Sixth Sunday after Pentecost, July 4, 2010
Go on your way. See, I am sending you out like lambs into the midst of wolves. Carry no purse, no bag, no sandals; and greet no one on the road. Whatever house you enter, first say, ‘Peace to this house!’ And if anyone is there who shares in peace, your peace will rest on that person; but if not, it will return to you. Remain in the same house, eating and drinking whatever they provide, for the laborer deserves to be paid.
Minimalism is a buzz word that’s frequently tossed about with terms like simplicity, organization, and frugality. In light of the economic downturn so many are experiencing first hand along with the push to achieve more and be more and have more, minimalism can indeed sound pretty appealing. At its best, minimalism is far more than a buzz word; it is a principle that finds expression in art, music, style, architecture, management, lifestyle, and yes, ministry.
In the various definitions of the word, one finds a common thread of simplification and the use of the fewest and barest elements, the essentials. From radical purists who promote an extreme form of minimalism categorized by owning 100 or fewer possessions to those who advocate simplicity yet do not seek to define it in boxy, concrete terms, the movement is finding a willing audience in those who crave a simpler way of living and being in this world.
The gospel lesson for the sixth Sunday after Pentecost has Jesus giving instructions to his disciples that sound a whole lot like a radical minimalist: don’t take money, a bag, or sandals; eat what you are provided; if the people don’t receive you, don’t fret and move on. I don’t think this description fits very much about the way we live our lives and do ministry in 21st century North America.
Try asking a group of adults who they would feel about going out to proclaim “The kingdom of God has come near to you” the way Jesus suggests in this text. I mean, come on, we have trouble asking our neighbors to join us for worship, much less throwing away the keys to our house and car, giving away our stuff, and hitting the road like a Buddhist monk with a begging bowl. Quite the opposite–we tend to add programs, try new approaches, and pay others to do the work because we are pretty attached to our petroleum-guzzling automobiles, memory foam mattresses, Lazy Boy recliners, and HD plasma wall-mount televisions. I know, I’m generalizing way too much here, but we all have our “precious darlings” that we’d be loath to give up, even for the sake of the gospel. I am no exception.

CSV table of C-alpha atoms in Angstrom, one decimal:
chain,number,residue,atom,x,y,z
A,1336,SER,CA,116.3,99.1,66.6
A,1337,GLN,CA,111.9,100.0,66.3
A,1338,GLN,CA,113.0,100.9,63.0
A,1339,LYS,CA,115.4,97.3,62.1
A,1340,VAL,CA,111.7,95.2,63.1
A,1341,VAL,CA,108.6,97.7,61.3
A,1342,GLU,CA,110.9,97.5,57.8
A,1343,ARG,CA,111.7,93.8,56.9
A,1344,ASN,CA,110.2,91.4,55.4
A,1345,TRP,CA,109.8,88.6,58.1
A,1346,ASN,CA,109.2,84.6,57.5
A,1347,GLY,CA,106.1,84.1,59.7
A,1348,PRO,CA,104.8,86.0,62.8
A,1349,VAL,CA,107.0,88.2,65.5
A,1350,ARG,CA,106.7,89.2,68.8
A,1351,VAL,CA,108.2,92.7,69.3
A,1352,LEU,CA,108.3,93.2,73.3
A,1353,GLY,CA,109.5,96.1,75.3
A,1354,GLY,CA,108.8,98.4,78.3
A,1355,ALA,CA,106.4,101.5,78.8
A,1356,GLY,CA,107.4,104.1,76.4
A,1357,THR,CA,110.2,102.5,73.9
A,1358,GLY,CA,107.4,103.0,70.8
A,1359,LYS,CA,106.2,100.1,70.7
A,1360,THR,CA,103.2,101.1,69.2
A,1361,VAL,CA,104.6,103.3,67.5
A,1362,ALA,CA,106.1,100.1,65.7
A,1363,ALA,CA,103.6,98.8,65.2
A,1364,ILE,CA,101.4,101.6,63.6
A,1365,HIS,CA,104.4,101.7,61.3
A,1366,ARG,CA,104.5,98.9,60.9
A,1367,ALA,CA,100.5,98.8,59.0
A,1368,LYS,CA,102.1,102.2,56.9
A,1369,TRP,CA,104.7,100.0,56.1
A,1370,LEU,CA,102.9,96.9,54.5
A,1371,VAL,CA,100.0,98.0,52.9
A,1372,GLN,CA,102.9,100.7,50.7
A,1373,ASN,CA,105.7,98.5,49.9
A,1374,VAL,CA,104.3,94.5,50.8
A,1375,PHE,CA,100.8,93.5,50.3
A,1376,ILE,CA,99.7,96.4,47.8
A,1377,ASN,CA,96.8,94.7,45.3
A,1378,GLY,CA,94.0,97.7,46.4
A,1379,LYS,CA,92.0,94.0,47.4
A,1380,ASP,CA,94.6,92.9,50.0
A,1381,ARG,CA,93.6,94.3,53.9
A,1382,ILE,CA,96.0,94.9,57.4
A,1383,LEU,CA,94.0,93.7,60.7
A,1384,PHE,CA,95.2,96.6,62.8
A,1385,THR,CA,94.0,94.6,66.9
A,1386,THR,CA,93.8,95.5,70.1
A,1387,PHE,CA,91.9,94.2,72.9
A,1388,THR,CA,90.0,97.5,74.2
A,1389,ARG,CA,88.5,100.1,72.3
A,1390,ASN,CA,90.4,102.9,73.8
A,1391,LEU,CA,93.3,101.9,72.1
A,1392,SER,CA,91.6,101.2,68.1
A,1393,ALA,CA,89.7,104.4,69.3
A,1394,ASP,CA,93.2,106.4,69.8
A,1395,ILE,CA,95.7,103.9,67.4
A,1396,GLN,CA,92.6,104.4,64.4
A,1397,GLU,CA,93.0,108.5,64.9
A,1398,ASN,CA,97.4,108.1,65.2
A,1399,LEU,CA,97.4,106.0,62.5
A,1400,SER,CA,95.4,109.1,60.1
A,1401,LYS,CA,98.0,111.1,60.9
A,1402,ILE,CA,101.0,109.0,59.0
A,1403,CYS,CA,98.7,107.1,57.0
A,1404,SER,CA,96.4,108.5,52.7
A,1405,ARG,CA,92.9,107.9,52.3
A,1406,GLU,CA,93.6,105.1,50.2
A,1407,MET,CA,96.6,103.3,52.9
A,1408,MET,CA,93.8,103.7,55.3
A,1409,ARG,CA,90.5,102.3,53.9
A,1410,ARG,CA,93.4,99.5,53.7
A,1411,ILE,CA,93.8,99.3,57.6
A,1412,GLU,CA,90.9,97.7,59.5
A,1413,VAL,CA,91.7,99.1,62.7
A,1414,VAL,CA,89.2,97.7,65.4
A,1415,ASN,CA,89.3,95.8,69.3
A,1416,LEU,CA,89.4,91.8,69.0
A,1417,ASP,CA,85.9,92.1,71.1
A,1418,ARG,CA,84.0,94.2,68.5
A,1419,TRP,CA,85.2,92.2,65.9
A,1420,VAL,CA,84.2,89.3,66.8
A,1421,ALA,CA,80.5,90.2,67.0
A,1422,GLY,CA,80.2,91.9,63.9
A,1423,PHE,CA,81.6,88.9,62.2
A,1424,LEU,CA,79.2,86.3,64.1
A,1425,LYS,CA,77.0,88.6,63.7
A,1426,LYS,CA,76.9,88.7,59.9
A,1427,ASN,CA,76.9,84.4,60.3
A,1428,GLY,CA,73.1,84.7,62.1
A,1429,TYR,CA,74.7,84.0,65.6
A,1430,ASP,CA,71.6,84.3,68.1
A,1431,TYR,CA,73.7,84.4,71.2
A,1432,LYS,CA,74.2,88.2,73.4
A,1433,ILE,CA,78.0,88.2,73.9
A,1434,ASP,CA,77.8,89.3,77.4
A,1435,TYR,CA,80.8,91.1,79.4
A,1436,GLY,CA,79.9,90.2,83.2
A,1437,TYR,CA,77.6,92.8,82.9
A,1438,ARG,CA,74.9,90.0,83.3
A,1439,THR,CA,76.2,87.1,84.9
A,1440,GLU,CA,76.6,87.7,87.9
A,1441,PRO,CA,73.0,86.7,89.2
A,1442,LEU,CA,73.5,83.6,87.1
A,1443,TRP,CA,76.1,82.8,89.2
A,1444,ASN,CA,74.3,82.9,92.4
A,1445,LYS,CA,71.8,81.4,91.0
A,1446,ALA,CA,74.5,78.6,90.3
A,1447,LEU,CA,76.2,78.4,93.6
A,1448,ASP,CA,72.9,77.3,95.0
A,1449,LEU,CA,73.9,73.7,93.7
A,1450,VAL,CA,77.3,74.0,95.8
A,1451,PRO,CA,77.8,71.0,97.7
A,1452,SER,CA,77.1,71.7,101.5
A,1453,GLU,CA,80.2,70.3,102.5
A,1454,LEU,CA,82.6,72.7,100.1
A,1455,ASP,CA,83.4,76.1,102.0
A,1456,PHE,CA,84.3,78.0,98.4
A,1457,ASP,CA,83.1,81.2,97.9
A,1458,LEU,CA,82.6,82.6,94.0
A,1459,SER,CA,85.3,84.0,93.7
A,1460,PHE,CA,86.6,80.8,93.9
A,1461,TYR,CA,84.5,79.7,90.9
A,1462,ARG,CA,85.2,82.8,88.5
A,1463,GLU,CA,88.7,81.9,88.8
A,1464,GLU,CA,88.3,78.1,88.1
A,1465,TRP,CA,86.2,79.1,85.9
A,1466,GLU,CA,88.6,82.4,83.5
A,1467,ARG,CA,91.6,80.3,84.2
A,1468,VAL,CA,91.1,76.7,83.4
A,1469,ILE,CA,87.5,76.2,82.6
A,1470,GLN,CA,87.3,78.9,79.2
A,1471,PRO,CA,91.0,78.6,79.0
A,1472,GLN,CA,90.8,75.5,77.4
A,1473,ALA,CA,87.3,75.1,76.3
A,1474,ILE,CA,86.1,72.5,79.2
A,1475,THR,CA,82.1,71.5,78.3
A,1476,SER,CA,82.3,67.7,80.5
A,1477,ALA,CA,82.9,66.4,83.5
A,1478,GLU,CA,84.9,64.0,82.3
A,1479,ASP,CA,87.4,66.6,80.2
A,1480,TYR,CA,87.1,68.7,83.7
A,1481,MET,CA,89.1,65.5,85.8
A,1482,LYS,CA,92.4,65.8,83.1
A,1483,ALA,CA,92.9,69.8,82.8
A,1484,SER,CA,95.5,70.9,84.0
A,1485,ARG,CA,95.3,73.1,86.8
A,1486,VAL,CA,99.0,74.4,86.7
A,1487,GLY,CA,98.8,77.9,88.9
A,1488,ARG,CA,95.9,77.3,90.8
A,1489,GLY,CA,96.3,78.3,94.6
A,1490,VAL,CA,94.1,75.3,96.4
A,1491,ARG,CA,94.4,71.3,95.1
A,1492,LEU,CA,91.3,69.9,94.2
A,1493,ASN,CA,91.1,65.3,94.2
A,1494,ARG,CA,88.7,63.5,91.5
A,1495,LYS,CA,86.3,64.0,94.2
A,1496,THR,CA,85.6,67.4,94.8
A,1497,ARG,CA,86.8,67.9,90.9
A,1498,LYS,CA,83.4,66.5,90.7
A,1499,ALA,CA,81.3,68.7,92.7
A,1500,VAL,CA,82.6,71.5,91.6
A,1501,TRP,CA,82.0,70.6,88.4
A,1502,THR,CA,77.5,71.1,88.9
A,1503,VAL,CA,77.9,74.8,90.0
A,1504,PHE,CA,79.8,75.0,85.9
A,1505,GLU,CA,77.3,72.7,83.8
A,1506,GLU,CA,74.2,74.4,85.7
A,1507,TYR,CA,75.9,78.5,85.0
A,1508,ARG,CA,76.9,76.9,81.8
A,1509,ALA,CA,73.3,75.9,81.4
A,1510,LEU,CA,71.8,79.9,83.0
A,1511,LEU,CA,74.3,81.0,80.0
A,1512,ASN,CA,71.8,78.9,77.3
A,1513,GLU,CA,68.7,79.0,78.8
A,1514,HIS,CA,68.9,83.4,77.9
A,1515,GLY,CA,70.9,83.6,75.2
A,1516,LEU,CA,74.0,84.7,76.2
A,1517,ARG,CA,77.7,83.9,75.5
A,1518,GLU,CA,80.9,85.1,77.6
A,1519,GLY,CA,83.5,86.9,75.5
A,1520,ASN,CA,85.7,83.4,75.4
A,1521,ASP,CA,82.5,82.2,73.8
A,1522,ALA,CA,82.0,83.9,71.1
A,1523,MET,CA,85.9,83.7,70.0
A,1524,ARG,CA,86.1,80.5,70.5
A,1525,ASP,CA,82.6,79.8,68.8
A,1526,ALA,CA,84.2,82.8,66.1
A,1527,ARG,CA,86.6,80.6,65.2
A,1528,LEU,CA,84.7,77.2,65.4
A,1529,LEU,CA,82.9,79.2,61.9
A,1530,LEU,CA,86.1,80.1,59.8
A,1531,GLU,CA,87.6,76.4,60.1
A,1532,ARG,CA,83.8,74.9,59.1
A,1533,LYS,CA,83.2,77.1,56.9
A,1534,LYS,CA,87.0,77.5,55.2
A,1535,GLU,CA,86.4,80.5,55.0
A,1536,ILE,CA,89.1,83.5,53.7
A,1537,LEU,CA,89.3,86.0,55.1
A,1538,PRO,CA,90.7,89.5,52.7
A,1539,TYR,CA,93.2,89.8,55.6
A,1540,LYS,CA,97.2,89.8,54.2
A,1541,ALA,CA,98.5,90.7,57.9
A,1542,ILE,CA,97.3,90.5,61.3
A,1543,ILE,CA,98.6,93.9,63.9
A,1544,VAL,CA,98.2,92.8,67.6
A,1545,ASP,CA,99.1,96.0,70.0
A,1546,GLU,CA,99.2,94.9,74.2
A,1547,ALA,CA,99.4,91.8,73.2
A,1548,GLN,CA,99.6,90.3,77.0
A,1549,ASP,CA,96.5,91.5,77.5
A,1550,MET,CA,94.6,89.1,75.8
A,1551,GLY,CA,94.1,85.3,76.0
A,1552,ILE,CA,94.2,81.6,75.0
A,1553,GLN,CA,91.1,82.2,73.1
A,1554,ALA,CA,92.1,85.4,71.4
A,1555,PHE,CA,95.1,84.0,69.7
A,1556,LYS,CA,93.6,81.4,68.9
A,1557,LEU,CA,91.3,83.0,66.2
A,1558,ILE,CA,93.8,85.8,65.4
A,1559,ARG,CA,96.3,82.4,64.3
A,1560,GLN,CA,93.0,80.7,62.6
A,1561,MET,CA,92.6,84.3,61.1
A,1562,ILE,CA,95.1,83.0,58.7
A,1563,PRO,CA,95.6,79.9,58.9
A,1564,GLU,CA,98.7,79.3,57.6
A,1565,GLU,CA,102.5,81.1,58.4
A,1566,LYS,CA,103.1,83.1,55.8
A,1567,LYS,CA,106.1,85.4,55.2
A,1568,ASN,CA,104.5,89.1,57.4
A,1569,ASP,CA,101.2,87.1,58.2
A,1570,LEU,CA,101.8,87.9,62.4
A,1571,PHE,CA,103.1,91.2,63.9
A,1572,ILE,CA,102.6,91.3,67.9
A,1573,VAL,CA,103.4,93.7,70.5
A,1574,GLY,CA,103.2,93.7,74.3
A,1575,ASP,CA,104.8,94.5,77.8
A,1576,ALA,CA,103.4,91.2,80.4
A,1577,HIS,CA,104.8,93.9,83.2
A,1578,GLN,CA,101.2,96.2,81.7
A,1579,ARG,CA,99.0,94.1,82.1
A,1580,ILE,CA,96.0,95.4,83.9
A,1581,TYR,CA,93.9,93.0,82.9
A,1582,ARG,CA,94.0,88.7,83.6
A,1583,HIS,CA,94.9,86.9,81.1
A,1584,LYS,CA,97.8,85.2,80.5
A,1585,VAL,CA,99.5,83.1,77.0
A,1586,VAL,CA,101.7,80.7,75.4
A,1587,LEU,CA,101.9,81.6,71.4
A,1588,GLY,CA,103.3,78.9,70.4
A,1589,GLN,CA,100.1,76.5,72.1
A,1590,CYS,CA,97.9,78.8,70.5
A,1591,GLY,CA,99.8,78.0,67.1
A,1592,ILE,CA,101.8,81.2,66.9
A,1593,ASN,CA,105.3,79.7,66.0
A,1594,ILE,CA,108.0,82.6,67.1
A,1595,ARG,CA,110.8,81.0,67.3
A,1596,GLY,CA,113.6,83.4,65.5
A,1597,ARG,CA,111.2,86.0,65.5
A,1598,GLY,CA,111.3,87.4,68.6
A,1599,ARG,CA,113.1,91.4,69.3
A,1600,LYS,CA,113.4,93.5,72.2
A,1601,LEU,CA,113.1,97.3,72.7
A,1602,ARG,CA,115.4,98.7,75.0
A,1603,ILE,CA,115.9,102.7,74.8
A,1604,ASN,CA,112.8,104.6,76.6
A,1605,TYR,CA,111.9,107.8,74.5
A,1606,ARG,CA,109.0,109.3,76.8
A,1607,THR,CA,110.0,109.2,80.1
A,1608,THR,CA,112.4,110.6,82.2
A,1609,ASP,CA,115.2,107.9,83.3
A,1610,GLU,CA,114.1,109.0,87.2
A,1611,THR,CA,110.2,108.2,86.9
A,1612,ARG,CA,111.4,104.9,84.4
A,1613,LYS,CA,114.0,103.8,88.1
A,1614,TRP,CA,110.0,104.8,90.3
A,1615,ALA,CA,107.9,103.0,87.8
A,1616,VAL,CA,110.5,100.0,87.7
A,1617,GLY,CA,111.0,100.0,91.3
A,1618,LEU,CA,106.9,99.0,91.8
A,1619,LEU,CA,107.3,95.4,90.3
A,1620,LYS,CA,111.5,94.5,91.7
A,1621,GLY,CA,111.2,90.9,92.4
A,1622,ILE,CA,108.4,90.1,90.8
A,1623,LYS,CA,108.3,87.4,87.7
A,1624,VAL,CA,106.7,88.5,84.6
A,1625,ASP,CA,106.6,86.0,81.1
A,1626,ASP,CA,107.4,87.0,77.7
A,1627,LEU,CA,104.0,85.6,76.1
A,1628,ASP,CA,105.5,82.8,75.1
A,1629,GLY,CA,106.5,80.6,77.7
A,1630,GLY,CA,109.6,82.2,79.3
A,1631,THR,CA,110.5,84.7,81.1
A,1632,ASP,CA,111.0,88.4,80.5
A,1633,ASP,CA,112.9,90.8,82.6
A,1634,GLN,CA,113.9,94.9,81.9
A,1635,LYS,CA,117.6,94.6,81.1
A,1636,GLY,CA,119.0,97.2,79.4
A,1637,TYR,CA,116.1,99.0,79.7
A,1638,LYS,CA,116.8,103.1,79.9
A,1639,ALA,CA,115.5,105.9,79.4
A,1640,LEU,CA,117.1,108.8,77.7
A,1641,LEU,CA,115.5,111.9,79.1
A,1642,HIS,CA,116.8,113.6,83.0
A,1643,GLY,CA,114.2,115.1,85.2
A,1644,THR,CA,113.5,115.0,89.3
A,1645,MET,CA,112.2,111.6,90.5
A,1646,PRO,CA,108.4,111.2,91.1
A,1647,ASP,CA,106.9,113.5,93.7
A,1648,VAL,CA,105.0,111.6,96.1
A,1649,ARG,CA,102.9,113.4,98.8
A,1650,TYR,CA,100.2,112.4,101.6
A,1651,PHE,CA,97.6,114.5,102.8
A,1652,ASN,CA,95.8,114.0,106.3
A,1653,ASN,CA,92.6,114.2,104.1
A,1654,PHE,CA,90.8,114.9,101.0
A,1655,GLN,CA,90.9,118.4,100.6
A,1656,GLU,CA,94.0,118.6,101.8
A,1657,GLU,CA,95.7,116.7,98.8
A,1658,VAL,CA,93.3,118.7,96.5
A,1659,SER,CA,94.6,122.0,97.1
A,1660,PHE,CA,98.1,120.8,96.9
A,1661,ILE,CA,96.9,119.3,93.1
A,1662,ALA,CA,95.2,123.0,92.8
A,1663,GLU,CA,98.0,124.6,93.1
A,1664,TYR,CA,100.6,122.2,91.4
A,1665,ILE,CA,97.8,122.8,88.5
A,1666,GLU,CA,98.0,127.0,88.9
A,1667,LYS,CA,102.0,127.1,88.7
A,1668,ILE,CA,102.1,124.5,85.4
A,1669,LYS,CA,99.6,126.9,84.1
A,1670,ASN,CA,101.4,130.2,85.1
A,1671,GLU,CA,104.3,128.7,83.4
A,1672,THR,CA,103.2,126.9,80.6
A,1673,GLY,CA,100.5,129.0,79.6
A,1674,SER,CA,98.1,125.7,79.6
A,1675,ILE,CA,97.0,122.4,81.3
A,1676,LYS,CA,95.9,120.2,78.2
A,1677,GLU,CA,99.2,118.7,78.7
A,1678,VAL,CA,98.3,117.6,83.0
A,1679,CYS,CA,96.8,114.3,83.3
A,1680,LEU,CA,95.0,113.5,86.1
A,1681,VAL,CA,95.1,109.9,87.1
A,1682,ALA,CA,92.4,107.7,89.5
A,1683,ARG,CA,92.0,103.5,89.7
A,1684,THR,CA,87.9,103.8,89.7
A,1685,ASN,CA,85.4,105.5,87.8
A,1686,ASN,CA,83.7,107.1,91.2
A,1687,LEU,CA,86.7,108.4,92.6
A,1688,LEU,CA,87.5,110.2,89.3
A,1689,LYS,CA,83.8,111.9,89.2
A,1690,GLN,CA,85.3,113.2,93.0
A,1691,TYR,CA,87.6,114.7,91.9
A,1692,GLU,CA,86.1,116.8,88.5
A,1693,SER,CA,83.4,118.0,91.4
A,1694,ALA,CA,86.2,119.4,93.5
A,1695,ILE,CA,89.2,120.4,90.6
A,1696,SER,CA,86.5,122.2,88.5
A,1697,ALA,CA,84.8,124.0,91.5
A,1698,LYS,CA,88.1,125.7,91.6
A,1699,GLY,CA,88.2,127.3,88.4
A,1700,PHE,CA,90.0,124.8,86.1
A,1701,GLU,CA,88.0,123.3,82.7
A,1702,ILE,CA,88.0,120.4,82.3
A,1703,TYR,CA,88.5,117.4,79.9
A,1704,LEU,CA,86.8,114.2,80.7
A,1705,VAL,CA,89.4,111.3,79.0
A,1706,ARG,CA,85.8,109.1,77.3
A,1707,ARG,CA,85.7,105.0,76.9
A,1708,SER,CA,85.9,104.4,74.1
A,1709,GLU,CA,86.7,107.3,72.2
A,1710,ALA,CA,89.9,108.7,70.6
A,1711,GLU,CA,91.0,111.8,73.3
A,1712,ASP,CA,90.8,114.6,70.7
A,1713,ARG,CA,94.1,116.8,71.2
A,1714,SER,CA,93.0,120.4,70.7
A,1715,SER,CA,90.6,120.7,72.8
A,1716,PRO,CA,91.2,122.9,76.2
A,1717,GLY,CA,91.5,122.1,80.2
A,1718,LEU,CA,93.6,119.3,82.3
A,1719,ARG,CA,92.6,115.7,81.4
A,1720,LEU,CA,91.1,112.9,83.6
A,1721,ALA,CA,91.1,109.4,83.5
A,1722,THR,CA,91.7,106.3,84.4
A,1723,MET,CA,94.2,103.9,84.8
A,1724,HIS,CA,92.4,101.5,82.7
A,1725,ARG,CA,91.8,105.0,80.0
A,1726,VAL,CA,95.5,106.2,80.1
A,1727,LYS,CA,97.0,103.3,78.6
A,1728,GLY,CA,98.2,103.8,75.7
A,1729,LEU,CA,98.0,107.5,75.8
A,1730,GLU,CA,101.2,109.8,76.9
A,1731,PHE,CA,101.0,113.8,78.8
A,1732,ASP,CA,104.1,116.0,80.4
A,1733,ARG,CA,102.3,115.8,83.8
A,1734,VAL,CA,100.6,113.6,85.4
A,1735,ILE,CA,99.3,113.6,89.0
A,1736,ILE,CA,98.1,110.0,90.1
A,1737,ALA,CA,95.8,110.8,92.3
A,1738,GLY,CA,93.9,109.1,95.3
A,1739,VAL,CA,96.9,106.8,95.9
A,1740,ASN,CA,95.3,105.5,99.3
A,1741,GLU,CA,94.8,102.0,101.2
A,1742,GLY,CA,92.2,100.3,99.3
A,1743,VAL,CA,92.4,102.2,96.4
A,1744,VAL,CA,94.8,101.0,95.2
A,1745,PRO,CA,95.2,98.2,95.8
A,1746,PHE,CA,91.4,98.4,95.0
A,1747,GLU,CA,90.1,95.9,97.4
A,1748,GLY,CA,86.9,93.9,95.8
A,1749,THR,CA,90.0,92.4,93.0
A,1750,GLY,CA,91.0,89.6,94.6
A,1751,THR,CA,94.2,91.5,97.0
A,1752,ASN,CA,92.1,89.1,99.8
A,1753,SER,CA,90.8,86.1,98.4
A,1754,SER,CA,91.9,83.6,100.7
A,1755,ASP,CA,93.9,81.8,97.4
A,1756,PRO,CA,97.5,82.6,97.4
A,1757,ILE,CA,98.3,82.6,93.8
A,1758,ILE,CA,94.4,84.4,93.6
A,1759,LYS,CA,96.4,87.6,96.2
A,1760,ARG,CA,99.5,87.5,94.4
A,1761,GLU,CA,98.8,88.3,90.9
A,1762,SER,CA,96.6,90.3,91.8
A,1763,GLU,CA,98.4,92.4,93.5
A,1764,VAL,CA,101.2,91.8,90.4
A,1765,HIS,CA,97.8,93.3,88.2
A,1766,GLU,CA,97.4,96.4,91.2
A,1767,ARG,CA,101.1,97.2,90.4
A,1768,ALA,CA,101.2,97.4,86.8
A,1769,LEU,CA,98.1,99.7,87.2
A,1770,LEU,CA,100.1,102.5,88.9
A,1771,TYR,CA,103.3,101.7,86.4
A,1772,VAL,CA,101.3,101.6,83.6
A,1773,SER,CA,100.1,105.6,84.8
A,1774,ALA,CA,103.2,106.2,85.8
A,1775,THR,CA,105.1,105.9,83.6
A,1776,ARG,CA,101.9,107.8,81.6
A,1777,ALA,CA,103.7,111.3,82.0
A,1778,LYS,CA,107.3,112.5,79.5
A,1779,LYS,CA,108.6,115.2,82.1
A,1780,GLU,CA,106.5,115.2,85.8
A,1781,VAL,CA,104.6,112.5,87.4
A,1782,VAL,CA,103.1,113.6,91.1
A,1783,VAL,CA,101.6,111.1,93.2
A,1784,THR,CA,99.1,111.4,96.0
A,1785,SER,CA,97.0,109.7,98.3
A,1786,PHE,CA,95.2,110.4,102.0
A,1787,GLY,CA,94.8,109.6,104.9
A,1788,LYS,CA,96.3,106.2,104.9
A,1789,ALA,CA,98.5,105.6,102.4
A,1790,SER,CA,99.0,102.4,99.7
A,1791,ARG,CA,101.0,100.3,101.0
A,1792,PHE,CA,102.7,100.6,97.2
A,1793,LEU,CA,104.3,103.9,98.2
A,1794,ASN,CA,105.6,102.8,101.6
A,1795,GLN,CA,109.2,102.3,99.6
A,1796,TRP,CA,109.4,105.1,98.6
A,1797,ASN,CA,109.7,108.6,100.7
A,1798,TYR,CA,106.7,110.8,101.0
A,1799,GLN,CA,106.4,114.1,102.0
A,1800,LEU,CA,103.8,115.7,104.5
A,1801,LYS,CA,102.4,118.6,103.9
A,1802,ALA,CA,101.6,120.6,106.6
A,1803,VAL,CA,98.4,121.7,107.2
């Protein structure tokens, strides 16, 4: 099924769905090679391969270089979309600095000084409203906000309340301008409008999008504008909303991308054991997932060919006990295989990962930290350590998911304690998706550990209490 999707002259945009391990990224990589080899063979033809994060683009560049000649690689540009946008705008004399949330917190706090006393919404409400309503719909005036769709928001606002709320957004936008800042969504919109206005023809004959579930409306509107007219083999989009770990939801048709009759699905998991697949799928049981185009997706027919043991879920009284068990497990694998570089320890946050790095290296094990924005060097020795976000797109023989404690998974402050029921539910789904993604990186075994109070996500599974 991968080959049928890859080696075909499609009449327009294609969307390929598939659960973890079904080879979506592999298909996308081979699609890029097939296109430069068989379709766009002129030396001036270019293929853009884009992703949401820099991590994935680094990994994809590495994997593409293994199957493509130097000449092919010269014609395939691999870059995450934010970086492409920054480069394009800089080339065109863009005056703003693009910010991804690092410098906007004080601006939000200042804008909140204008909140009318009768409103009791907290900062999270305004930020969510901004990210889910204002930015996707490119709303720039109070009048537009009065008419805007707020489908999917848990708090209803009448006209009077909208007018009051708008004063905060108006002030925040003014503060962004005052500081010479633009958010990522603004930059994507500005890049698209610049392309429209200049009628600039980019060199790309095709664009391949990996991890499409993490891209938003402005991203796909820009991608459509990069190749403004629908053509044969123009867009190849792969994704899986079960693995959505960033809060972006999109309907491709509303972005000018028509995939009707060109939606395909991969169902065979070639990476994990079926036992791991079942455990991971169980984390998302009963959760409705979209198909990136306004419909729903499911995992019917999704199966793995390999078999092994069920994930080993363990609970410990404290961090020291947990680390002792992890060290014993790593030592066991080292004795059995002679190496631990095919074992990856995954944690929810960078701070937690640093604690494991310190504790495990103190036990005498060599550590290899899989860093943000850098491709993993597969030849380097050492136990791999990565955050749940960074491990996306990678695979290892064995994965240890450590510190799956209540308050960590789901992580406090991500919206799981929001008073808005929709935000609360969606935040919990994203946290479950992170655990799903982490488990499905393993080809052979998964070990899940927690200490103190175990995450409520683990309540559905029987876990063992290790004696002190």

So what are we to make of this text, especially on the heels of last week’s gospel emphasis on commitment, and how are preachers to address hard questions without automatically plugging the ears of the congregation?
Maybe a way to approach this text is to address it at the congregational level. Are we overstuffing our ministry plates with activities and wondering why our people are fatigued and fail to show? Are we trying to do too much with limited resources and personnel? Do we even have a clear vision for ministry, discipleship, outreach, and hospitality, or are we frantically focused on increasing numbers to meet the budget in hopes of keeping the doors open for another year?
Perhaps Jesus’ words can be heard in terms of doing less with more heart and real hope. Maybe we need to let go of the “sandals of fear,” the “purse of program overload,” and the “anxiety of dwindling budgets.” It might be time to embrace a minimalist form of ministry. In his fine book Deliberate Simplicity: How the Church Does More by Doing Less, Dave Browning writes passionately about embracing simplicity in ministry and not overburdening leaders or members with increasing complexity and overbearing demands. He quotes Pastor Wade Hodges saying “If becoming a part of a church places people in an environment that encourages them to lead more frenetic lives than they were living before, then we are going about doing church the wrong way” (36).
The harvest IS plentiful, but our workers are exhausted and overcommitted or scared that we’ll burden them. What if we stepped back, kicked off our sandals, and took a hard look what it would mean for the congregation to focus on Jesus’ minimalist call to ministry? After all, he is the Lord of the Harvest, and he wants our hearts and minds and souls completely, but he also wants us to have enough energy and enthusiasm left to worship and share and serve. If there’s no joy in the journey, how do we expect to want folks to join us? Who’s to say that we can’t do less with less and see more results?
Why not use this text to ignite a conversation about minimalist ministry and what that might mean in your particular context? Who knows, with the Holy Spirit involved, it could take off like fireworks on the fourth of July!